The alteration carries substantial implications for Rosenthal’s thesis. As presented in its original form, Accounting for Slavery documents the unsurprising but historically interesting fact that slave owners managed their plantations by adapting then-modern accounting and financial practices found elsewhere in the business community to their own horrid institution.

When repurposed as a genealogy, however, this thesis falls apart for want of evidence. Rosenthal’s work does not show that the specific accounting practices of the plantations were transmitted to modern Wall Street, or that later businessmen learned their trades specifically from slavery’s financial innovations, as opposed to common financial and accounting practices that long predate the American plantation system. If accepted, Desmond’s rendering of Accounting for Slavery would damage its own scholarly contribution as a work of history by stretching its evidence far beyond what the book’s contents and documentation either claim or support. Yet that’s the reading the Times appears to be sticking with.

Even in this simple presentation, Desmond’s spin on Rosenthal’s work exhibits the telltale characteristics of the genetic fallacy, wherein an unsavory origin is said to be a discrediting of a position in the present. But Desmond’s origin story is also wrong.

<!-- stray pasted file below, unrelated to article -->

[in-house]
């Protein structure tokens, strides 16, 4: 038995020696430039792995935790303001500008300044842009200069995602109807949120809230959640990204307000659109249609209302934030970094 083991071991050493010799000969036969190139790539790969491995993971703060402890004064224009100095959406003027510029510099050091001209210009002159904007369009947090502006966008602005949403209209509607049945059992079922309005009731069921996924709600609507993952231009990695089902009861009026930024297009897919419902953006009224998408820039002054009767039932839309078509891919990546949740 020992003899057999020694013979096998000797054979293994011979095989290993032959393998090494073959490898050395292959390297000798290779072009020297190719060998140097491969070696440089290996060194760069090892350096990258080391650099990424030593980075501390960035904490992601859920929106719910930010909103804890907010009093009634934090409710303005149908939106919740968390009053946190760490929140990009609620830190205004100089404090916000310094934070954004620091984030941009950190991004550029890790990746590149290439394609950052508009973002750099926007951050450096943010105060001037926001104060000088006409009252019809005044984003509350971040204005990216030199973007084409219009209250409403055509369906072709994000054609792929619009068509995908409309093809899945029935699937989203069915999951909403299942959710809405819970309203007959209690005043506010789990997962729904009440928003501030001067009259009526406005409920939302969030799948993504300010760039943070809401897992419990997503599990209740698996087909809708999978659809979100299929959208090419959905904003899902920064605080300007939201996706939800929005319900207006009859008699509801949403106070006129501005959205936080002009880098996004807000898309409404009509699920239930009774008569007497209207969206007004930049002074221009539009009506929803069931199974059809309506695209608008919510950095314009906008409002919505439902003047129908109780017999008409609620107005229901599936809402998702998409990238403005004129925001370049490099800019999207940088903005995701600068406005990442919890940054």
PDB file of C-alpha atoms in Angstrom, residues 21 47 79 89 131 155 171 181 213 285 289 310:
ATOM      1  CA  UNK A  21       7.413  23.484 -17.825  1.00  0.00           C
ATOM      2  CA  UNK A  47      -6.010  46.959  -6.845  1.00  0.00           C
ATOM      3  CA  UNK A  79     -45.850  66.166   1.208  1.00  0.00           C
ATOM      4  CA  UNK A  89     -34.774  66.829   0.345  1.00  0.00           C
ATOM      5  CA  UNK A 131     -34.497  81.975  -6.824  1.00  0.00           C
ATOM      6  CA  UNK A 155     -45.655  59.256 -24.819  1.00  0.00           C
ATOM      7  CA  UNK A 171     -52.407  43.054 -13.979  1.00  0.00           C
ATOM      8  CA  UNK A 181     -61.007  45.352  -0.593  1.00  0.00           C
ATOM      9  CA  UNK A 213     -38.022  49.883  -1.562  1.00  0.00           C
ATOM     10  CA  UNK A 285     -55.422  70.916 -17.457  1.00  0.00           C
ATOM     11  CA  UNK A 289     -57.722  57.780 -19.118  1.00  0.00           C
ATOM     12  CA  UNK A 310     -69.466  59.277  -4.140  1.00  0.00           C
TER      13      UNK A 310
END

Illustrative of this fallacy, he quotes NHC historians Sven Beckert and Seth Rockman to assert that “American slavery is necessarily imprinted on the DNA of American capitalism.” Beckert and Rockman’s genetic claim would have come as a great surprise, if not a source of outrage, to the slaveholders of the late antebellum period. Leading proslavery theorist George Fitzhugh wrote in 1854 that the tenets of free market capitalism were “at war with all kinds of slavery, for they in fact assert that individuals and peoples prosper most when governed least.” The depiction of slavery as capitalistic also chafes with the most developed ideological justifications that Southern radicals made for their economic system — a system built upon a coerced hierarchy of laborers forced to do menial tasks under the paternalistic direction of quasi-feudal plantation owners.

This leaves his historical account fraught through with factual and interpretive errors. Desmond’s attempt to tie slavery to modern accounting misses the latter’s known and separate origins, misrepresents accounting and measurement as uniquely capitalistic, and directly inverts the disavowal of an origin story in its own cited source. It’s safe to say that his thesis is off to a poor start.

A Misrepresented Statistical Claim

Taking his own false genealogy of modern accounting as a given, Desmond next turns to its claimed economic implications for the plantation system. To illustrate the effect, he points to a stunning statistic: